Since we had already agreed to let them use the "Living Hope" name, we began to realize that the only way we could really draw a clear line of distinction between the church and the new organization, and to begin to put the confusion to rest, was for us to change our name.

At first glance, this seems like kind of a sorry reason to change a name. But after we considered the problems that precipitated this solution, something very different began to emerge in the whole idea of changing our name. It was a sense that God was re-making us, and forming a new identity for us, and a name change--quite apart from any of the "issues" with the video ministry--was almost inevitable. So changing the name wasn't simply a response to a problem, but rather, an outward expression of a fundamental change and growth that God was working in us as a church body.

I've mentioned in a previous entry how so much of what we had based our identity upon was being swept away. The name "Living Hope" around here is a pretty charged name. It's a name that carried weight (or baggage, depending on how you looked at it). It was always a temptation for us to revel in our notoriety. Whether you loved us or hated us, we were undeniably "known" in the state of Utah. So part of what I believe God has been doing is setting us free from the trappings of our notoriety, so that he can grow us in new ways.

With that in mind, we began to pray about what God was re-naming us. We didn't want to just adopt a name that sounded cool or clever or trendy. We wanted a name that communicated the essence of what God was doing in our church. Which actually got us asking a lot of very good what is God doing in us? What is He calling us to? To make a long story short, the name that emerged from our prayers and discussion was Main Street Church.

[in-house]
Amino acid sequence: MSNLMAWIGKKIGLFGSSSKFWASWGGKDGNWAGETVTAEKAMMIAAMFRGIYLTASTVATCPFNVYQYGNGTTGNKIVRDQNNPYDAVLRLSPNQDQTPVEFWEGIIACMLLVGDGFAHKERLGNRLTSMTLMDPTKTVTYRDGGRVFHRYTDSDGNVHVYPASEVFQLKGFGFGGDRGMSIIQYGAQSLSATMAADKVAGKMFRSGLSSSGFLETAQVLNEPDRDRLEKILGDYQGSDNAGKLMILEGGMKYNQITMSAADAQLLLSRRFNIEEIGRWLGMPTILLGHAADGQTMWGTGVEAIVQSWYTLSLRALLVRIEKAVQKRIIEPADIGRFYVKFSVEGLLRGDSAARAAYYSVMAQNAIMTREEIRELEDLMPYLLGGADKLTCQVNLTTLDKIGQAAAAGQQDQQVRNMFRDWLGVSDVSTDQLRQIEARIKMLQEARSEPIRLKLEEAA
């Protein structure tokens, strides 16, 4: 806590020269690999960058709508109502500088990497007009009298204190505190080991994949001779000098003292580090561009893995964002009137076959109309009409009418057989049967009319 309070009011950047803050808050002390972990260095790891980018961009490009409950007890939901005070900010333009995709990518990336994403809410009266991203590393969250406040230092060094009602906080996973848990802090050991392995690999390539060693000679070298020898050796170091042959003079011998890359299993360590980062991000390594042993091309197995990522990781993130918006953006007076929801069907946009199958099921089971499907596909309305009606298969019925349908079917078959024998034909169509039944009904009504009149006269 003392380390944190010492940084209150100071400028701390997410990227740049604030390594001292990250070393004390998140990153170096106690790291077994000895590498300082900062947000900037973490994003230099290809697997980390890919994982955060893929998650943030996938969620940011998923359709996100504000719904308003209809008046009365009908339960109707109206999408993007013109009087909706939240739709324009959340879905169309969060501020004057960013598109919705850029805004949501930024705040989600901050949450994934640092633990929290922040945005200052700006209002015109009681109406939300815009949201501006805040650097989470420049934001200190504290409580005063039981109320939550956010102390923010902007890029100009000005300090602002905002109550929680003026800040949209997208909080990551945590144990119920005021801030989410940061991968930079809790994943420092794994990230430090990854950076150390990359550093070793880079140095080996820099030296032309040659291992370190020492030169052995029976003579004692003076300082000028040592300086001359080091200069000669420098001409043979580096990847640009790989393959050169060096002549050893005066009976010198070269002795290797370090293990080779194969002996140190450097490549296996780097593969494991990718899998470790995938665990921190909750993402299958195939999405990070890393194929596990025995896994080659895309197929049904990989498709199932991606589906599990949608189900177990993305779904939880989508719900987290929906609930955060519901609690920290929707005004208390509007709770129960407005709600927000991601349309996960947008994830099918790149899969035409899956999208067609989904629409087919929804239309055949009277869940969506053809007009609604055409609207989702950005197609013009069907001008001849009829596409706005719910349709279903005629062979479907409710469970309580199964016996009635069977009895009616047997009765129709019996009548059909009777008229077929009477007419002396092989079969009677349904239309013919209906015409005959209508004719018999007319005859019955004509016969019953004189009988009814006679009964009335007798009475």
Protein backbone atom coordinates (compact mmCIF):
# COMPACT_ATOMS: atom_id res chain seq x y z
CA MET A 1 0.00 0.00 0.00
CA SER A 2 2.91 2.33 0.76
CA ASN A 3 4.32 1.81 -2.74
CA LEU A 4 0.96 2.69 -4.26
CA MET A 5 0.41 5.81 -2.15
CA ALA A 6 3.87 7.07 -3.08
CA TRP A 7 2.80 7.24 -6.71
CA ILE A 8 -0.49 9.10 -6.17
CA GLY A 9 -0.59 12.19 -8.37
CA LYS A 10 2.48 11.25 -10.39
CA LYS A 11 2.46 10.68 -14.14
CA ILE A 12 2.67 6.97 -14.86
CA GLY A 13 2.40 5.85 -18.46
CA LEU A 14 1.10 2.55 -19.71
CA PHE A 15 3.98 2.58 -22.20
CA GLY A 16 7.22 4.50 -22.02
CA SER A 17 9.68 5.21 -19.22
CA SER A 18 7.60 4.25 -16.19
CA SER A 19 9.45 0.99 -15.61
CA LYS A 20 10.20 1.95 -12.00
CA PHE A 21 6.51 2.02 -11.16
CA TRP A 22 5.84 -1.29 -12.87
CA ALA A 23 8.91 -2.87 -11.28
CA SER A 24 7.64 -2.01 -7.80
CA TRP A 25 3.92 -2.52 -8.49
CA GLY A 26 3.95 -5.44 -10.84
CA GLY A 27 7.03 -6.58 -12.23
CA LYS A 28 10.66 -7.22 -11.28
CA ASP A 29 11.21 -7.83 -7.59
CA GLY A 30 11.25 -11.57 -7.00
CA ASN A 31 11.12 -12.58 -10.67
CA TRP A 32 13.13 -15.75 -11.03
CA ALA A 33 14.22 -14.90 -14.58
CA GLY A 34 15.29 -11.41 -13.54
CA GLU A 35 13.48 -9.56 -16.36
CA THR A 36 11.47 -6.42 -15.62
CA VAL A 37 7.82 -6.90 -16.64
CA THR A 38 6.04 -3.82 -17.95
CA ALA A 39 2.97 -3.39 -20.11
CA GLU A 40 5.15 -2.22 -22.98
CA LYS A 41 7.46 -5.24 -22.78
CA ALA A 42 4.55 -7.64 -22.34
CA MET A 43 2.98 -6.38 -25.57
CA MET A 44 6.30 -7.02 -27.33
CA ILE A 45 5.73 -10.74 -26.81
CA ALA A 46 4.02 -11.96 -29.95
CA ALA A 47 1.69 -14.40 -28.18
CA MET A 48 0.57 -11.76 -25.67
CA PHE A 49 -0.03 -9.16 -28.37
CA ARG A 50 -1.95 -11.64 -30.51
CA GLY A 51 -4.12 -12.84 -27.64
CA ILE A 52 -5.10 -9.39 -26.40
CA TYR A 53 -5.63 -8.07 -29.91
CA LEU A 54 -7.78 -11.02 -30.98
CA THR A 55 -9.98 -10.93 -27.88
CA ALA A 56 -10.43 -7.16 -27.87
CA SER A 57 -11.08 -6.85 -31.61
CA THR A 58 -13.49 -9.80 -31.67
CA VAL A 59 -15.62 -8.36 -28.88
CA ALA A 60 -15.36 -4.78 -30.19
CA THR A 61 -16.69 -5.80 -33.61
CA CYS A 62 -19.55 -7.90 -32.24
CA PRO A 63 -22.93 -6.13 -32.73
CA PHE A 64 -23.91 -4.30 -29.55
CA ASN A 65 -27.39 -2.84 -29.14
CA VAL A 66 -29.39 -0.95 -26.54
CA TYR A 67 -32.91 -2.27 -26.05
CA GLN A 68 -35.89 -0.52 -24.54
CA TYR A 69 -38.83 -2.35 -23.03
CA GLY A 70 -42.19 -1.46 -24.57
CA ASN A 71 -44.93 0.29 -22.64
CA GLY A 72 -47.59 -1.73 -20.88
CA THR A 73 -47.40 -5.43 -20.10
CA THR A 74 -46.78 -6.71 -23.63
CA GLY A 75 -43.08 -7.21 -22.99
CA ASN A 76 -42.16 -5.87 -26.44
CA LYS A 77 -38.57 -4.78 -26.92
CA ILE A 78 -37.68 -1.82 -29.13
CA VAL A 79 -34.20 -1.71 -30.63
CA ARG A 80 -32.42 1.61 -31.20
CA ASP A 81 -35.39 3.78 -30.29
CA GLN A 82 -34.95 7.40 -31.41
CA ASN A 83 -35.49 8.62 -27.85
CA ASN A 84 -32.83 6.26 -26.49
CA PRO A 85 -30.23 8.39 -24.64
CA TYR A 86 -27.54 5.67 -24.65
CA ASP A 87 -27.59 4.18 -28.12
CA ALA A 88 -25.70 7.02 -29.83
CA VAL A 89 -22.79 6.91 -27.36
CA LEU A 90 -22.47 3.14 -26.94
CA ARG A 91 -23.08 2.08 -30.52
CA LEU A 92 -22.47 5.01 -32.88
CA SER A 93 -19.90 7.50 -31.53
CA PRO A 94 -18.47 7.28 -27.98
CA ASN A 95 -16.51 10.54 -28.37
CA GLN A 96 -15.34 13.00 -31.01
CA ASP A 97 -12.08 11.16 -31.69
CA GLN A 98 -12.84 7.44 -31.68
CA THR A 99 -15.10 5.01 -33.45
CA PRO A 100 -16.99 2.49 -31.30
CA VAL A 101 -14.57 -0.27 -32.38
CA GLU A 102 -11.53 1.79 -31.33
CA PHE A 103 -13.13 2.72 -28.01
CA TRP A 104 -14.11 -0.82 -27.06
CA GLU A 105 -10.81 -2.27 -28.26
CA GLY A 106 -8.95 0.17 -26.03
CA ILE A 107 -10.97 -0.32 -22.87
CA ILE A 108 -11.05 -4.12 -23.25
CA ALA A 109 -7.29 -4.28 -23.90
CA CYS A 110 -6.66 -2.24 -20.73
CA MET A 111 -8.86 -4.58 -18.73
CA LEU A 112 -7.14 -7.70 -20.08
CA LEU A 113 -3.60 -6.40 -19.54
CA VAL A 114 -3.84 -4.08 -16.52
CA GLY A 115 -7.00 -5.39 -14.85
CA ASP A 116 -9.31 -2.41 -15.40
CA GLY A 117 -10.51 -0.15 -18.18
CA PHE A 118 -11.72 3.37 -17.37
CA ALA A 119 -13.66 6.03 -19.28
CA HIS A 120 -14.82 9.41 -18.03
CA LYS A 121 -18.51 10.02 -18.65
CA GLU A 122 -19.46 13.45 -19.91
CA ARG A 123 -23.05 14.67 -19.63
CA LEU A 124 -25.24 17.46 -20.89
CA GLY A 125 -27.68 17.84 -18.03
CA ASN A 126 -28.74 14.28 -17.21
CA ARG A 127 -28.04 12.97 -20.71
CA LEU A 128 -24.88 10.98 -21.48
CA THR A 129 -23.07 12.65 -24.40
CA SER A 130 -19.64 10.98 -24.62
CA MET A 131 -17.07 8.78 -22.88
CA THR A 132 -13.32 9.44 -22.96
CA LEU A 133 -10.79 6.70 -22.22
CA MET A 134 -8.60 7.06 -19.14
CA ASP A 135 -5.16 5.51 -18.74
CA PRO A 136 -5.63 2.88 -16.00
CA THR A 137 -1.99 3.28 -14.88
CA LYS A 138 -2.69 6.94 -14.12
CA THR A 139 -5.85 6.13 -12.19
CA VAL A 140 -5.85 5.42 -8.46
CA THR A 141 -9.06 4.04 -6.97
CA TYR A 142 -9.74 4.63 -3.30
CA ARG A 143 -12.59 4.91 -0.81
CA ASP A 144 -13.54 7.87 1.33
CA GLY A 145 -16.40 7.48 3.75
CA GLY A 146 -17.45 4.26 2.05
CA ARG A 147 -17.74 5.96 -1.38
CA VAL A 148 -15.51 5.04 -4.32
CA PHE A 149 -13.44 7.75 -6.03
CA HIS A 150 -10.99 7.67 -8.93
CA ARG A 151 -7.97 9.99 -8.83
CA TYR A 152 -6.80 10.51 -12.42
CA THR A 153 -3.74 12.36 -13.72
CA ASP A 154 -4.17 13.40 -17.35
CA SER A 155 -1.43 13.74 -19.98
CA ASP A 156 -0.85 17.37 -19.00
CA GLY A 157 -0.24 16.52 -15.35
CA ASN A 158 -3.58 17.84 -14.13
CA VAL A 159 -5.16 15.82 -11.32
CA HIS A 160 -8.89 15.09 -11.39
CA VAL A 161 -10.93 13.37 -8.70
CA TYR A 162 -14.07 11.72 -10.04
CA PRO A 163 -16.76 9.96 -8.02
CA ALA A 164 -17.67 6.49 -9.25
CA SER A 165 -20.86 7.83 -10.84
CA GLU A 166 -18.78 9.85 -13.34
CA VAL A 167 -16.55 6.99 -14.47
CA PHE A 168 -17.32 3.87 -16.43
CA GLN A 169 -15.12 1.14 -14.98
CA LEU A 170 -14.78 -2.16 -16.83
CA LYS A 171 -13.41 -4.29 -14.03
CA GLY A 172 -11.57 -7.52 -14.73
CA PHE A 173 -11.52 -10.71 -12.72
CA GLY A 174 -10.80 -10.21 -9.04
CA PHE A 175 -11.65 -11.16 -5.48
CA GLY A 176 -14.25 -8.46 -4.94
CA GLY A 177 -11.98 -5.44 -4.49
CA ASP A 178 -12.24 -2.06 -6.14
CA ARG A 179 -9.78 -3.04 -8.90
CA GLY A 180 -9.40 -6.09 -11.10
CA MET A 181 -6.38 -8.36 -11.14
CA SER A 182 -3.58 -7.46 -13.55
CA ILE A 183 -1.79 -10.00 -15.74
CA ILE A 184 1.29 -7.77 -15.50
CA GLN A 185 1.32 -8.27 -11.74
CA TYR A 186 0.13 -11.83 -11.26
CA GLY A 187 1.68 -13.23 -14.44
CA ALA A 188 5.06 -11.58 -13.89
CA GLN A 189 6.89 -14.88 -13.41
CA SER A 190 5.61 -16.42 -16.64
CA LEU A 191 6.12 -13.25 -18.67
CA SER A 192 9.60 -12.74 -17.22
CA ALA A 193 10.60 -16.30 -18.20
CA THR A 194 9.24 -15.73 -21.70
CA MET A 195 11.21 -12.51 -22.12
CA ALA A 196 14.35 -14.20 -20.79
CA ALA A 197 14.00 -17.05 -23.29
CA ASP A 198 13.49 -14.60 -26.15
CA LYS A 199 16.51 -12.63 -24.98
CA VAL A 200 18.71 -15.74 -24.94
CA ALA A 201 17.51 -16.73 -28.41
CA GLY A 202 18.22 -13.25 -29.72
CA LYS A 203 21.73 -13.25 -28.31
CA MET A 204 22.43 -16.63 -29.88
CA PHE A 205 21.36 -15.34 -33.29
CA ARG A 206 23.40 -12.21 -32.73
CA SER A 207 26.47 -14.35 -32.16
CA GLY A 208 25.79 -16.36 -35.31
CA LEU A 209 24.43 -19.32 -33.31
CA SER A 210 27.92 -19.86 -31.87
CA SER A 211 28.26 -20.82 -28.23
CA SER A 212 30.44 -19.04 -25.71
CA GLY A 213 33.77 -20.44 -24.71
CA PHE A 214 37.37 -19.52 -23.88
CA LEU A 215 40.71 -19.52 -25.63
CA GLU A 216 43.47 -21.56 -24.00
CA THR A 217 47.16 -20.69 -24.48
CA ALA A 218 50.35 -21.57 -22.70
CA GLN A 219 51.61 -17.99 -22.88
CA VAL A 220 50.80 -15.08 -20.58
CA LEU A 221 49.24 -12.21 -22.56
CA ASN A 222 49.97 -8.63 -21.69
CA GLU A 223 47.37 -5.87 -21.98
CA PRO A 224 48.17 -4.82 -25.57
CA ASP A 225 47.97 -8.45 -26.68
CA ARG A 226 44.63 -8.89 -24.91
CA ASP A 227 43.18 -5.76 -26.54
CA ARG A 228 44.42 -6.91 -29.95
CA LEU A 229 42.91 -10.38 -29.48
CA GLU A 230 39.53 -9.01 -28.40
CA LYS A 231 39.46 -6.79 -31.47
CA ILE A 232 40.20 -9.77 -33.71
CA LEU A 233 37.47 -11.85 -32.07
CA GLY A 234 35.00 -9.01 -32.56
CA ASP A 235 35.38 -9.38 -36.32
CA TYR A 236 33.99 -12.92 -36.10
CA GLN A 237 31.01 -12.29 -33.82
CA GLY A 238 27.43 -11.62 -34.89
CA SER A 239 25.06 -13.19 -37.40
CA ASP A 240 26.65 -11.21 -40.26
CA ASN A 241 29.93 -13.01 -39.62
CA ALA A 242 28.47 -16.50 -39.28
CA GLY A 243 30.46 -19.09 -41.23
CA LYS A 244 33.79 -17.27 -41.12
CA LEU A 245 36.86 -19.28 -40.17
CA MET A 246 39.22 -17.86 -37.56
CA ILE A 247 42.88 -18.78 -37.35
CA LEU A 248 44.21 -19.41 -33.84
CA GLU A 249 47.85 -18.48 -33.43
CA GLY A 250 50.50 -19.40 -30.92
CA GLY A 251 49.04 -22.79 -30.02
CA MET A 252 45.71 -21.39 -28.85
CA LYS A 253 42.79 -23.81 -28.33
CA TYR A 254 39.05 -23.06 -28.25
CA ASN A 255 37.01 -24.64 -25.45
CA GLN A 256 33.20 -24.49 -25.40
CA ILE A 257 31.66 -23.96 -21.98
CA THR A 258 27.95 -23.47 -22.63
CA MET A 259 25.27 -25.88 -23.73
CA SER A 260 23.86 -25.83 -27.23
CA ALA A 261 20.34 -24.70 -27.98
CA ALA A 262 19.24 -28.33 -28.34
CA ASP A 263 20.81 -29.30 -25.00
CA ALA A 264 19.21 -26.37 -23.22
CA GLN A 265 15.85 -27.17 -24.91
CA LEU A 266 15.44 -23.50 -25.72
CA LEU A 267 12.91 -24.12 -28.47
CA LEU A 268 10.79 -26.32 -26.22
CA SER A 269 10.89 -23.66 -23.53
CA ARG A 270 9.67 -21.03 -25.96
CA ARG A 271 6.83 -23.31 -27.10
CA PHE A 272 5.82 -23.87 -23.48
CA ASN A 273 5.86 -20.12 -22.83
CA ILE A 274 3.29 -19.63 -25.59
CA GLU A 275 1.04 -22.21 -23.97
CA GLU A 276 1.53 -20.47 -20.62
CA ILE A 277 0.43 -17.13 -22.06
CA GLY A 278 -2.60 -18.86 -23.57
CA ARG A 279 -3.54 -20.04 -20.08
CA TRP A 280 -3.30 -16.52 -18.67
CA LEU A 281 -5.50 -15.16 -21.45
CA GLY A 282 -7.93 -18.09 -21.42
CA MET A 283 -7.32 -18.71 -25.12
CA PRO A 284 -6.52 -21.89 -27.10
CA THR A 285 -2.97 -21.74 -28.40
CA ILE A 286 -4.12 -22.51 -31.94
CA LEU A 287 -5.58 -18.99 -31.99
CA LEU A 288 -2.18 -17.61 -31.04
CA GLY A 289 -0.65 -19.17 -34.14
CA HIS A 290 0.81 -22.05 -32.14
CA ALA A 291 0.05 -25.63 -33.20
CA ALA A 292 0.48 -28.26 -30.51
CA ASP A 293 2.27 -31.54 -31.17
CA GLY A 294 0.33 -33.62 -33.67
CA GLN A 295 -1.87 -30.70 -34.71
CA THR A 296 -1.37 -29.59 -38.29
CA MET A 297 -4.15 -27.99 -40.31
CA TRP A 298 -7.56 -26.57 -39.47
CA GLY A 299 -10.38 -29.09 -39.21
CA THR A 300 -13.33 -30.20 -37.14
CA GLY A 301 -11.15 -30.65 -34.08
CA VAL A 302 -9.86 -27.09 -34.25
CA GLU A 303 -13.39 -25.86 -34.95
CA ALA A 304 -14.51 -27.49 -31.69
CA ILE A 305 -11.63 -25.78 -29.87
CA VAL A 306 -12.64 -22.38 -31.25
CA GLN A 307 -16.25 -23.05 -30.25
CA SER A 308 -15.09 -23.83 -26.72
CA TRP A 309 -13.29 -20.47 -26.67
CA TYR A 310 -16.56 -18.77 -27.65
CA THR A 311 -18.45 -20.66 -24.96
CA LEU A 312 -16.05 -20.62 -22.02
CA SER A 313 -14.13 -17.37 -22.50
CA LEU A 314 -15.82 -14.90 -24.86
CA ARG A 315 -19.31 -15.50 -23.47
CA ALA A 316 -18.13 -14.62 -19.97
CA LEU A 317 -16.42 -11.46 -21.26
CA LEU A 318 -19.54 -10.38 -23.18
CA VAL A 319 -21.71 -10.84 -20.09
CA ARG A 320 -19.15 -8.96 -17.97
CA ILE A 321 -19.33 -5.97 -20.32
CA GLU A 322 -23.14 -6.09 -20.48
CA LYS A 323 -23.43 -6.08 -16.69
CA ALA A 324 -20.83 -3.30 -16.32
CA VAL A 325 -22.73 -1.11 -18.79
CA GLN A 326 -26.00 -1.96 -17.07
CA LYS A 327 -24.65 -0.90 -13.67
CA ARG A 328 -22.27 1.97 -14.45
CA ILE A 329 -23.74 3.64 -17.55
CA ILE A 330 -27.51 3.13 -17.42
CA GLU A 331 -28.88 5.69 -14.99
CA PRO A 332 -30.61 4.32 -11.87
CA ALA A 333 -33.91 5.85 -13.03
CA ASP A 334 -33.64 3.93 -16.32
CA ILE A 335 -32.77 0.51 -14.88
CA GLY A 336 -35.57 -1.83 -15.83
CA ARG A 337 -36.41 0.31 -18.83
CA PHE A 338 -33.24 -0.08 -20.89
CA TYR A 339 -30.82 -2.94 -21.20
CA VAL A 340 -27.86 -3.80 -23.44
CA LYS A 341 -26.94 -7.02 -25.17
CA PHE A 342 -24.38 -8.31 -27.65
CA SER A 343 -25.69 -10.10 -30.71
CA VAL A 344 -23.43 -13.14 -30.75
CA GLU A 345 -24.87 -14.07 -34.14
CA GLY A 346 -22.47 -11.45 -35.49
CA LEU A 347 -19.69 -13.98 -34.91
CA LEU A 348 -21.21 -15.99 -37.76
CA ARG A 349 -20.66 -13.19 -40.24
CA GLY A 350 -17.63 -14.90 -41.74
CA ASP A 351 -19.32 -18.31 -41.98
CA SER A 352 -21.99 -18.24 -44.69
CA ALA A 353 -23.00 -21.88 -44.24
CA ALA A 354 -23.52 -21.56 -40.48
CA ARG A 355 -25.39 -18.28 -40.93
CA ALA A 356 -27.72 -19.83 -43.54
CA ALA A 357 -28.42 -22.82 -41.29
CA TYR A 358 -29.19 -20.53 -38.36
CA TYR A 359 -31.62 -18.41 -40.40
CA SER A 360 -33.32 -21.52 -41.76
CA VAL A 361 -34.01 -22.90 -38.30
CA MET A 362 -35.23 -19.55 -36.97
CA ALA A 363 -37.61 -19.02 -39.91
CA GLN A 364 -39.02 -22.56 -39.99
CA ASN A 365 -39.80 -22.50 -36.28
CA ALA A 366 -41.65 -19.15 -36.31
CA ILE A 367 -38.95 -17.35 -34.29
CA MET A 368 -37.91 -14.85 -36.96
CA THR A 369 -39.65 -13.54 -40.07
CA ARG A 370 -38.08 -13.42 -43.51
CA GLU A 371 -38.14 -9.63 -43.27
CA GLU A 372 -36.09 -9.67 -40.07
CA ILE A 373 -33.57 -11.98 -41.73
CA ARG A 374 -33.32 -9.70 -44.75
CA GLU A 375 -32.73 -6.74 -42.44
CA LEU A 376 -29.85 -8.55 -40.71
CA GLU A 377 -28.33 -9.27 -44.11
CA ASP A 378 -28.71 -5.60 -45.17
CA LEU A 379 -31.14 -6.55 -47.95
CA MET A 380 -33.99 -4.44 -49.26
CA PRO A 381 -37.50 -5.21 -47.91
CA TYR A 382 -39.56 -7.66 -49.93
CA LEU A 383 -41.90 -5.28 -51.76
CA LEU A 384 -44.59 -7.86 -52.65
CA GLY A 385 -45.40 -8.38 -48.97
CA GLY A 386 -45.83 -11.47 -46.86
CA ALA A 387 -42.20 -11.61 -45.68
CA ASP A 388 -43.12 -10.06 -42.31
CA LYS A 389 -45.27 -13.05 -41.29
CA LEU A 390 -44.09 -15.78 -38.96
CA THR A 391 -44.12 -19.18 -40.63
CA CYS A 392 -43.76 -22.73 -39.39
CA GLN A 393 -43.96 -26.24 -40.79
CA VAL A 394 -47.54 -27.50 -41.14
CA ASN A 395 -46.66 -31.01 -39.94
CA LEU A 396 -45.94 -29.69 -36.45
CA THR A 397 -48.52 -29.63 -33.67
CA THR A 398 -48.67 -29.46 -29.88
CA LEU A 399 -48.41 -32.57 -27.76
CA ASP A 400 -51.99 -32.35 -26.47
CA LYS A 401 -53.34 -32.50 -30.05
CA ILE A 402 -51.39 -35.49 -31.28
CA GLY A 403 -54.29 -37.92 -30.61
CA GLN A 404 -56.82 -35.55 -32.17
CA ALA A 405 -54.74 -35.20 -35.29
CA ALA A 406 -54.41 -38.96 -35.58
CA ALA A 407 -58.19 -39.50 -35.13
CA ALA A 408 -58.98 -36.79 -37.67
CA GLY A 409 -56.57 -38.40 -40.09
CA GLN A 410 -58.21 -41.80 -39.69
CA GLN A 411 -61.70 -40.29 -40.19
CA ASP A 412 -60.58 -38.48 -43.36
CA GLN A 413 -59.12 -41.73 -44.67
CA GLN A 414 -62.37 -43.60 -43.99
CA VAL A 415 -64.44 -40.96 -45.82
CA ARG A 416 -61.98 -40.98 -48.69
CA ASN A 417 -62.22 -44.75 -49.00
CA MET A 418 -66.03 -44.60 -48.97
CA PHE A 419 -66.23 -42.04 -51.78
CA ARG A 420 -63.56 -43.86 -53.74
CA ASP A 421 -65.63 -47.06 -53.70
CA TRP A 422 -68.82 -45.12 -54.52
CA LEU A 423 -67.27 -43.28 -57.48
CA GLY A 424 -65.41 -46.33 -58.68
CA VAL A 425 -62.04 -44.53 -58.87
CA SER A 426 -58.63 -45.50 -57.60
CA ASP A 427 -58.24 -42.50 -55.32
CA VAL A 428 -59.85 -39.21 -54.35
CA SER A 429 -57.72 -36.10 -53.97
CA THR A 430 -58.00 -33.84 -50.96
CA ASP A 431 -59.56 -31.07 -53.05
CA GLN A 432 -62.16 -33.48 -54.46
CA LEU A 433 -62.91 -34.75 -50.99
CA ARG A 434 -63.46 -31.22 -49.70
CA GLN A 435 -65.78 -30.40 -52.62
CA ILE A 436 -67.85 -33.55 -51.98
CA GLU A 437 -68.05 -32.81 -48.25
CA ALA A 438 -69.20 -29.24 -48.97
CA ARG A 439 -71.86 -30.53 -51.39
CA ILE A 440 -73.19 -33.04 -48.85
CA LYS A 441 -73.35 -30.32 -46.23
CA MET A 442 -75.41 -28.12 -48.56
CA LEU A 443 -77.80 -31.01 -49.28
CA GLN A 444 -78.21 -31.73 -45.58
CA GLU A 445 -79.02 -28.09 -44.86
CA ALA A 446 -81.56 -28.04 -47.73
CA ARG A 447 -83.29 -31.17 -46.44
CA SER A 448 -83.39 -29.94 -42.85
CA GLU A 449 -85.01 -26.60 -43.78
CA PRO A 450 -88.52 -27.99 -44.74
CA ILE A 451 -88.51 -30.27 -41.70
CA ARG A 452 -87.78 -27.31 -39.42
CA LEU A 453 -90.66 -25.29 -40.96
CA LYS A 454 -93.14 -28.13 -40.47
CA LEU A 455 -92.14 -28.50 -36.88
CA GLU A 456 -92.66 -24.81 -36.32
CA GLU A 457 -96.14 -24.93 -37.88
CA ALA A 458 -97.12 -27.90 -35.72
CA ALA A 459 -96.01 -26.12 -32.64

Main Street Church? Isn't that a little...plain? Well, yes, and deliberately so. It's uncomplicated, unpretentious, and unreligious. In other words, it's counter-culture, at least here in Utah. No sermons embedded in the name. It's not modern or trendy. But it does communicate, in a very concrete way, what God has been doing in and through us. We are, after all, a church on Main Street. We're in a high traffic area, and it's no mistake that God has placed us there. We are awakening to the many possibilities for ministry precisely because of our location on Main Street. We want to be approachable and engaged with our community, which we think this name communicates. We are growing in our passion to be salt and light, and to find practical ways to extend the love of Jesus to a town of very needy people--most of whom don't even have a concept of their need.

So...Main Street Church of Brigham City is our new name. We figure that we're in good company with the New Testament churches--church congregations were commonly known by their location. The church in Corinth. The church in Ephesus. The church that meets at so-and-so's house.

And then there's us. A little church on Main Street. A group of forgiven sinners, quirky, every last one of us, imperfect vessels seeking to serve a perfectly awesome God. It's been quite an adventure thus far; we're anxious to see where it goes from here!

Check out some pictures of Main Street Church's ongoing "facelift"...still a lot of work to do but it's coming.


PS: God willing, I'm leaving on Saturday for Portugal with my family (a nice early Christmas present from my parents!) and will be gone for the rest of the month. I don't know what the Internet situation will be like where we'll be, or if I'll have time to do any blog updating. At the very least I'll give you an update when I get back in October, and if I catch a few quiet moments with an Internet connection, maybe even something mid-trip.